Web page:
How to start a wine cellar 

A sommelier’s guide to collecting wine - from storage solutions to topical tipples 

Beginning her professional career in media, Wieteke Teppema changed direction in 2006 to become a commis sommelier at Prism Restaurant in the City before stints at two Michelin-starred restaurants The Square and The Ledbury. In 2019, Teppema opened Gezellig, a wine-focused restaurant and bar in Holborn. 

Wieteke Teppema 

Where to Start 

The world of wine is vast and confusing with many rabbit holes to go down. To narrow your selection, focus on one red grape and one white grape that you like, or one region you love. 

How to Store 

The days of large stately homes with deep vaulted cellars are gone. In London, we tend to be flat dwellers and as such finding suitable storage space for wine can be difficult. Wine is a fairly delicate creature. The ideal temperature to store wine at is 13-14 degrees; it doesn’t like sunlight, heat or excessive humidity/dryness, which can damage the cork and spoil the wine – which means kitchens are wine killers. Throw away that rack on top of your cupboard and instead invest in a small wine fridge. This will offer you a temperature controlled space to store your wine. Once your collection has outgrown your fridge, you can consider opening an account at a Bonded Warehouse. Many merchants will sell you a case of wine and deliver it straight into your warehouse account. For a small annual fee, your wine can be correctly stored until you are ready to drink it. 

Gezellig Restaurant Bar 
Gezellig Restaurant - Opened in Grade II Listed Holborn Hall in 2019

Who to Buy From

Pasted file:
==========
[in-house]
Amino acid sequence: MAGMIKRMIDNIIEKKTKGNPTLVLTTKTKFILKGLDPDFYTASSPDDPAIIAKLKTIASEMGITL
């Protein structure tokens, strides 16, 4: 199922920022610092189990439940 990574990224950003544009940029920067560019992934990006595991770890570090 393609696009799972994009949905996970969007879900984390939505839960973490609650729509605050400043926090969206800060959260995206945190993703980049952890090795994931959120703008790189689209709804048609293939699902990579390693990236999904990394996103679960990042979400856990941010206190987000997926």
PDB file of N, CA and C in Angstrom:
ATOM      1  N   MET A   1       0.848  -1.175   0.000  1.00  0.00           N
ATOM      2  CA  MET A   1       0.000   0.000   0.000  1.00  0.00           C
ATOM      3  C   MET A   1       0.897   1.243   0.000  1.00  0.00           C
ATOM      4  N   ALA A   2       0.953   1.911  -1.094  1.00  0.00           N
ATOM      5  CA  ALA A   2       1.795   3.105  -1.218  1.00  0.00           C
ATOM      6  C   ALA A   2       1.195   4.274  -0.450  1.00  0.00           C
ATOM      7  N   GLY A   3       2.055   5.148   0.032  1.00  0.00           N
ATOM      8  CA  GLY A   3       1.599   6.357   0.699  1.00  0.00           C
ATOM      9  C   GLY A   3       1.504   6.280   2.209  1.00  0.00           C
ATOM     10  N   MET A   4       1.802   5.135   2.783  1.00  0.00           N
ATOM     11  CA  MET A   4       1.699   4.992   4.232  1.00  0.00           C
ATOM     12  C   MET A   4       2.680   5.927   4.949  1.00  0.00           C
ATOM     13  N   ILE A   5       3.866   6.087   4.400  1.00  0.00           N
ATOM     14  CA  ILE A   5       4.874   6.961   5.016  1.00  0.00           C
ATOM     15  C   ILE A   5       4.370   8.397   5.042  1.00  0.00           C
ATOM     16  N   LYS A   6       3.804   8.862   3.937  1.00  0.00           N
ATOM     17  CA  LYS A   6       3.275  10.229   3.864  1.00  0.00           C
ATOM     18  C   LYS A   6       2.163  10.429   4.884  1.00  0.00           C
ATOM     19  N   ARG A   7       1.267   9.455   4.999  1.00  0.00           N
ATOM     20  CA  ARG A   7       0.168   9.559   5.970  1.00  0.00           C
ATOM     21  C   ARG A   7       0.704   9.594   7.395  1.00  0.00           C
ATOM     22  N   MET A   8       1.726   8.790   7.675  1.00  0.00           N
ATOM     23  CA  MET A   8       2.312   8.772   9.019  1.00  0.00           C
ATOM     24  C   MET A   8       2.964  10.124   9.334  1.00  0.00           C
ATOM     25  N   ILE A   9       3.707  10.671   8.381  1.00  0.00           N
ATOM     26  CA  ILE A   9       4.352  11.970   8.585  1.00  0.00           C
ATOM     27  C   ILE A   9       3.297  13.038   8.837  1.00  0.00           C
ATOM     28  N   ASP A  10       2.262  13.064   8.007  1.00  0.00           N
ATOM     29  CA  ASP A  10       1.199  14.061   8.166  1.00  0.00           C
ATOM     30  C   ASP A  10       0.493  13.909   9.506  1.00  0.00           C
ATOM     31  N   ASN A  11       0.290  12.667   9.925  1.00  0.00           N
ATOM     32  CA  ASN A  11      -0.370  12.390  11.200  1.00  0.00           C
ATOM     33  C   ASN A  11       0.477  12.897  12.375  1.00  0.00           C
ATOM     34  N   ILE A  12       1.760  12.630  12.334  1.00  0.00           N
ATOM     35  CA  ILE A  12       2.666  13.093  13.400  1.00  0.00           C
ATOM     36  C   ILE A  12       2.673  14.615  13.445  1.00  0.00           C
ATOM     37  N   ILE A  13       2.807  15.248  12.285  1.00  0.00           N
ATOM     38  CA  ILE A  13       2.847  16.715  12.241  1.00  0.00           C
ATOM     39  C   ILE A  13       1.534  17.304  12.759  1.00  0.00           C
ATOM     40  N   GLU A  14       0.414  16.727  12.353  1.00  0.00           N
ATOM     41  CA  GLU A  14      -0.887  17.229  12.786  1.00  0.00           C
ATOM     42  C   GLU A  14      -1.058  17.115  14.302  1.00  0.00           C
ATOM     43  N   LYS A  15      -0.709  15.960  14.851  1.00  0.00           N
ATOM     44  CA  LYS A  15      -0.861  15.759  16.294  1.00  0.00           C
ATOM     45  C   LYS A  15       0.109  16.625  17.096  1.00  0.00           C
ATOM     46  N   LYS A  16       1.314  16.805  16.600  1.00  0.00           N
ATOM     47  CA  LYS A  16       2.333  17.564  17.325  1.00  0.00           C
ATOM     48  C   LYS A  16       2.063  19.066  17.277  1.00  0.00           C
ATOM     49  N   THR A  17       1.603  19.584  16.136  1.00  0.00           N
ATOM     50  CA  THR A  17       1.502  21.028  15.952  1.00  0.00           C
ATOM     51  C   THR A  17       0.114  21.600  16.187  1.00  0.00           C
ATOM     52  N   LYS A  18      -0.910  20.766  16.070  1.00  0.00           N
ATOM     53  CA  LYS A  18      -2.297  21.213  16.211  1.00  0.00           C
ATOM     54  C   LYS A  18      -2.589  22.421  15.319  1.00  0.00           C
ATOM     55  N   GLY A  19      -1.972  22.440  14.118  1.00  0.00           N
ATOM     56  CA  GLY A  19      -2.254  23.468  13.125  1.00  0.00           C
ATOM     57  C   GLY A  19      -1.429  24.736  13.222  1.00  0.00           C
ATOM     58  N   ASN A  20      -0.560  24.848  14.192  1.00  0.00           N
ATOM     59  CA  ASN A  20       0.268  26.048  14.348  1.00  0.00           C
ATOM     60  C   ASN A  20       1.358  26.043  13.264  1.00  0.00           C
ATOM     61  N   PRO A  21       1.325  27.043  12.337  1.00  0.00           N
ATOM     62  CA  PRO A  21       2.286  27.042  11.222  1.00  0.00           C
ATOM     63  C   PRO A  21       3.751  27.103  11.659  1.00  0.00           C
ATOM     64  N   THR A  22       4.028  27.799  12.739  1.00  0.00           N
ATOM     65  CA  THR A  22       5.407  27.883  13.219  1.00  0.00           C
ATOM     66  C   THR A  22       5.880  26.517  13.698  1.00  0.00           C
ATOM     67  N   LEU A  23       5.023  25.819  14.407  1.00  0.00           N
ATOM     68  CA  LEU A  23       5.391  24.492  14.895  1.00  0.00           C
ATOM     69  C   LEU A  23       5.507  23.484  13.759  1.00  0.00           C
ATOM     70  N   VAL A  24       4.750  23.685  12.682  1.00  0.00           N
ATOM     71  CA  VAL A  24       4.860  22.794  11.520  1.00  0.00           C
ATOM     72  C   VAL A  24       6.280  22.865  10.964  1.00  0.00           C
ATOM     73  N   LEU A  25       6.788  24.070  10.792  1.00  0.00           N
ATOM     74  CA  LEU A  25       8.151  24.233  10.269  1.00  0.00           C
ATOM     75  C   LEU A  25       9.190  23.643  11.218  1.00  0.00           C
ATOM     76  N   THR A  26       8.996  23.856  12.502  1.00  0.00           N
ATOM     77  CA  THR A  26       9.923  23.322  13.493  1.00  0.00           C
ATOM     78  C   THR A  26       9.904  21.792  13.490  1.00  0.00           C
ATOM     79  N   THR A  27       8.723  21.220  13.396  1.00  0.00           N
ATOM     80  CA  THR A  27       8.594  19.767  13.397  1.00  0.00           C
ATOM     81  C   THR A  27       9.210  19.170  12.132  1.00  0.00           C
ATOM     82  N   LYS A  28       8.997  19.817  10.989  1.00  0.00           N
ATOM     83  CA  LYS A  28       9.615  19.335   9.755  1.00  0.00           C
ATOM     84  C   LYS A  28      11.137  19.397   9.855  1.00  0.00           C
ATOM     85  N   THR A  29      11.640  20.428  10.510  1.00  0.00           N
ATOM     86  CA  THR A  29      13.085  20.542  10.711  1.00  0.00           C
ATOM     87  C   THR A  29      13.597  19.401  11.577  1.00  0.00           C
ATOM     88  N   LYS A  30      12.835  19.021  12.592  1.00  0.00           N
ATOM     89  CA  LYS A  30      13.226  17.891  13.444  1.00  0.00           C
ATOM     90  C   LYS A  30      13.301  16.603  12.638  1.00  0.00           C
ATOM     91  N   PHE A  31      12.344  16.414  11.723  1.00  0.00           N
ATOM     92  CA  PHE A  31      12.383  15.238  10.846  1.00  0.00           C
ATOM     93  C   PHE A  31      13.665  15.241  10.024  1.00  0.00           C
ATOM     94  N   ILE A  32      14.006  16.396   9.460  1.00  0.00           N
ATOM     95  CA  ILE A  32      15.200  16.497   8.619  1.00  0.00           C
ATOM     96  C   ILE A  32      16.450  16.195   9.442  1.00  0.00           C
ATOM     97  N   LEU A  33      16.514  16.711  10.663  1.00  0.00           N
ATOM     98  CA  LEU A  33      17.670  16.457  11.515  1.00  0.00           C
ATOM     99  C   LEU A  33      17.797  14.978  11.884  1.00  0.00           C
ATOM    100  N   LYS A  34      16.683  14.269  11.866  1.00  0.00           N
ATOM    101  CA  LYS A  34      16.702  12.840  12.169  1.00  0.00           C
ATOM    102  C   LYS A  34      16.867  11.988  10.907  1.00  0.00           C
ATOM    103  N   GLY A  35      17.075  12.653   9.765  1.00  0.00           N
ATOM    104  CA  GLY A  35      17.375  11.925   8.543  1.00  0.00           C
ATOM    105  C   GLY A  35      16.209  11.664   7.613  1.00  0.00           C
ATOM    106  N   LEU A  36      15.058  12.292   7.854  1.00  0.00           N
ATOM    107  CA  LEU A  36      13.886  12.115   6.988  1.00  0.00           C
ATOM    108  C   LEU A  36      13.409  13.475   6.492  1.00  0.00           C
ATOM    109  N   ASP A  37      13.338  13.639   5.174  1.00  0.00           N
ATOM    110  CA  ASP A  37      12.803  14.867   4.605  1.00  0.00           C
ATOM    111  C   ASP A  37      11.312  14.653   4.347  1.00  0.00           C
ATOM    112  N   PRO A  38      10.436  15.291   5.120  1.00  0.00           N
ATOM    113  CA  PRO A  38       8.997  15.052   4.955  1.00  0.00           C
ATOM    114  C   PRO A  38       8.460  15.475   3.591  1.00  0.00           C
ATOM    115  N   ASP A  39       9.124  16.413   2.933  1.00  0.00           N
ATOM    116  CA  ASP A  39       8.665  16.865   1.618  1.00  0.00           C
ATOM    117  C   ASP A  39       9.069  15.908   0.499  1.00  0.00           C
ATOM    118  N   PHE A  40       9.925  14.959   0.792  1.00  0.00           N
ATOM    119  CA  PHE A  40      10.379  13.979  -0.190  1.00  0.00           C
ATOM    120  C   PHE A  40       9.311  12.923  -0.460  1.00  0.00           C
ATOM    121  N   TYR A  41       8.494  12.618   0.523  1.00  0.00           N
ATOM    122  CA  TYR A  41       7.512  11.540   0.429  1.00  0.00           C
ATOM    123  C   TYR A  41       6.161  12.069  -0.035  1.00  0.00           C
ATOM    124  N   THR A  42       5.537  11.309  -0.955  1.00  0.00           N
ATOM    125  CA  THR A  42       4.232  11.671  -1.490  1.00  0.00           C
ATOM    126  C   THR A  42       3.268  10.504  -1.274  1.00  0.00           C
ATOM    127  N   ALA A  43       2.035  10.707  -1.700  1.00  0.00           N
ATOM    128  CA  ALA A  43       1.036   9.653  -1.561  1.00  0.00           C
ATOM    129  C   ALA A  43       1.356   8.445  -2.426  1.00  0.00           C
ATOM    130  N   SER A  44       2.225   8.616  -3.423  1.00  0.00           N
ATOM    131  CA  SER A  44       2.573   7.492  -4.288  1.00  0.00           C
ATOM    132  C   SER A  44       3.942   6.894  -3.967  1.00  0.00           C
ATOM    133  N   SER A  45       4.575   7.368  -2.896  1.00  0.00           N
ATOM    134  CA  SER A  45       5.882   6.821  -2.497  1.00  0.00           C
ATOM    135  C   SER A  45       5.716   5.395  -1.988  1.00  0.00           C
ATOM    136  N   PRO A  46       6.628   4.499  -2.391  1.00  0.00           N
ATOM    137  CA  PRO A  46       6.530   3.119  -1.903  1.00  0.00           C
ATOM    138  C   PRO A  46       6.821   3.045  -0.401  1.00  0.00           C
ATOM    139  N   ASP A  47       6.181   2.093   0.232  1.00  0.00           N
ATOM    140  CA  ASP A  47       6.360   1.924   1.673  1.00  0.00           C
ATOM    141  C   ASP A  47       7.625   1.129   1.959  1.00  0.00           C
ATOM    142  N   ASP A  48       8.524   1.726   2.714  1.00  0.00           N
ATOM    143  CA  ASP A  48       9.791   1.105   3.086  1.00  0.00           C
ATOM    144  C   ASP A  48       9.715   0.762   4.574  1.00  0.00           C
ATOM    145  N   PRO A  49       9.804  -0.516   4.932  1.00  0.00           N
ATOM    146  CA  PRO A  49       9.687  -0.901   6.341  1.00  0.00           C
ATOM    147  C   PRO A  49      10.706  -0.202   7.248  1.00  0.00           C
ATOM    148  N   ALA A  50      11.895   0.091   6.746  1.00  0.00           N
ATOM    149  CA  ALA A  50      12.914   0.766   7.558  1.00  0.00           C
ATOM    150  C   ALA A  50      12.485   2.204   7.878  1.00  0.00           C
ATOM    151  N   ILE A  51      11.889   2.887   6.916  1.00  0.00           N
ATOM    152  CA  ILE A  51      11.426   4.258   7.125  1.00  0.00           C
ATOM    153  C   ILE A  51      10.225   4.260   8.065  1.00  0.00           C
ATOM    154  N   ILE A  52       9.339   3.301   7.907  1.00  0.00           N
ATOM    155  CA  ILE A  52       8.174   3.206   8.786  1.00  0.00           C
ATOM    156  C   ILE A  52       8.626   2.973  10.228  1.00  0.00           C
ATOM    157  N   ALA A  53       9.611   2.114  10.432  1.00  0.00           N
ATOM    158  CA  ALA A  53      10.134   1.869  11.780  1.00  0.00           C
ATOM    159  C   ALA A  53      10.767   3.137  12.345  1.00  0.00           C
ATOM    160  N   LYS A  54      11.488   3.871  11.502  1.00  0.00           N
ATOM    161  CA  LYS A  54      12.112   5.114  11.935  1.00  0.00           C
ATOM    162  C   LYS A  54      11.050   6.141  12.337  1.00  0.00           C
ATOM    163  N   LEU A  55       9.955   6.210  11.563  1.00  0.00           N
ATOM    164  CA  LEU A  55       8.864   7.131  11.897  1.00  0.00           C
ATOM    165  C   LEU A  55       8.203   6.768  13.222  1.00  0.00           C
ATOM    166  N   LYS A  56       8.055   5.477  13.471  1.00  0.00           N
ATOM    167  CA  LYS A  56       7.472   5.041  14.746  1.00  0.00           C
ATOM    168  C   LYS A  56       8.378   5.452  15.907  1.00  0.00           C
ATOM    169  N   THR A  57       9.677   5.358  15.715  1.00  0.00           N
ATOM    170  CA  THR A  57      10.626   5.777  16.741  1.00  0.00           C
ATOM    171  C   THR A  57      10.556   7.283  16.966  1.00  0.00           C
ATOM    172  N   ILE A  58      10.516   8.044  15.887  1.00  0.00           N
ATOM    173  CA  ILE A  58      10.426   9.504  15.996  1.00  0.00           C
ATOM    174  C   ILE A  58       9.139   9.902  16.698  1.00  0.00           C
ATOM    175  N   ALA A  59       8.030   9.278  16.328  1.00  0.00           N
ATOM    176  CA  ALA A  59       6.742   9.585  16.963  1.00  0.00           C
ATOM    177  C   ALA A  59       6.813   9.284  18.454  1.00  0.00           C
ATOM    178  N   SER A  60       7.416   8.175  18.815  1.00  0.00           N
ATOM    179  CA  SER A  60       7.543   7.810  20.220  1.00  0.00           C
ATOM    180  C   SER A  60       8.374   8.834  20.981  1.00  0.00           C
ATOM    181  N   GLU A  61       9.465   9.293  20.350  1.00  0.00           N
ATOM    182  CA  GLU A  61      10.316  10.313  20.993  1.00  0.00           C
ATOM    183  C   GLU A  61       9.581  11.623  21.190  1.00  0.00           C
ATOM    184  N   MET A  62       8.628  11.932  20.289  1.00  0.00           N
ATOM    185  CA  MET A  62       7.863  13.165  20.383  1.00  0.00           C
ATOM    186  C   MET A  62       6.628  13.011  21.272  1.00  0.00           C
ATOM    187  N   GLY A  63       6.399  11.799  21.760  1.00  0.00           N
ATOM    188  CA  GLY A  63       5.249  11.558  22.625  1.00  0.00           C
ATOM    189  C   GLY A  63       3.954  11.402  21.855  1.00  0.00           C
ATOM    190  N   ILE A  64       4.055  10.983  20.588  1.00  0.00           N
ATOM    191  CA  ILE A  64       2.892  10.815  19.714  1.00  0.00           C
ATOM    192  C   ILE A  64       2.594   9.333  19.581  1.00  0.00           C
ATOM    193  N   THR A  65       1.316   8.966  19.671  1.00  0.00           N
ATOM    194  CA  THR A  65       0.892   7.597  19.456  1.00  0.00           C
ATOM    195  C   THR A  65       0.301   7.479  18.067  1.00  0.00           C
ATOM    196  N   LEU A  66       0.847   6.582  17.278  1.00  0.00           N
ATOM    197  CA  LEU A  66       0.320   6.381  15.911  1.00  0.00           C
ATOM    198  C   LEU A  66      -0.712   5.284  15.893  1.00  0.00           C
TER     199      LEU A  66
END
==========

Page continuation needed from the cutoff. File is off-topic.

Developing a relationship with an independent wine shop is a good start. Ask what they are excited about or what they would recommend – they know their selection best. Once you trust their recommendations you can broaden your horizons. Many shops will host small tastings that will give you an opportunity to try new wines and see what you like. Lea & Sandeman, Bottle Apostle and Humble Grape are oenophile favourites. 

The internet gives you a lot of options and merchants tend to specialise in certain countries – one may delve deep into the delights of German Riesling while another highlights South African specialities. The Wine Society (thewinesociety.com), Woodwinters (woodwinters.com), Howard Ripley (howardripley.com) and Stannary Wines (stannarywine.com) are all good places to start. 

Start with a few different bottles and narrow down which grape or region you prefer. Once you find a wine you like you can invest in a case. Wines by the case are cheaper than by the bottle – plus, you have the added benefit of drinking the same wine over the course of a number of years and seeing how it evolves. 

How to Serve 

Keep opened wines in the fridge (even reds – just get them out 30 minutes before you want to drink them). This will slow down the rate at which the flavours oxidise. Be aware that not all wine is built to age, and some are better young, when they have all their fresh, crunchy fruit flavours. 

When it comes to drinking, be sure to buy some nice glasses. Larger glasses that taper at the top allow the aromas to stay within the glass. If you keep your glasses stored in a box, wash them before you pour in the wine. 

You don’t need a fancy crystal decanter if you want to aerate your wine – a jug will do. Simply pour the wine into the jug, and pour back into the bottle when you’re ready to serve. Magnums (2x 750ml bottles in one) are great fun for parties, especially Rieslings from Germany. 

Gezellig Restaurant & Bar, 193-197 High Holborn, gezellig.co.uk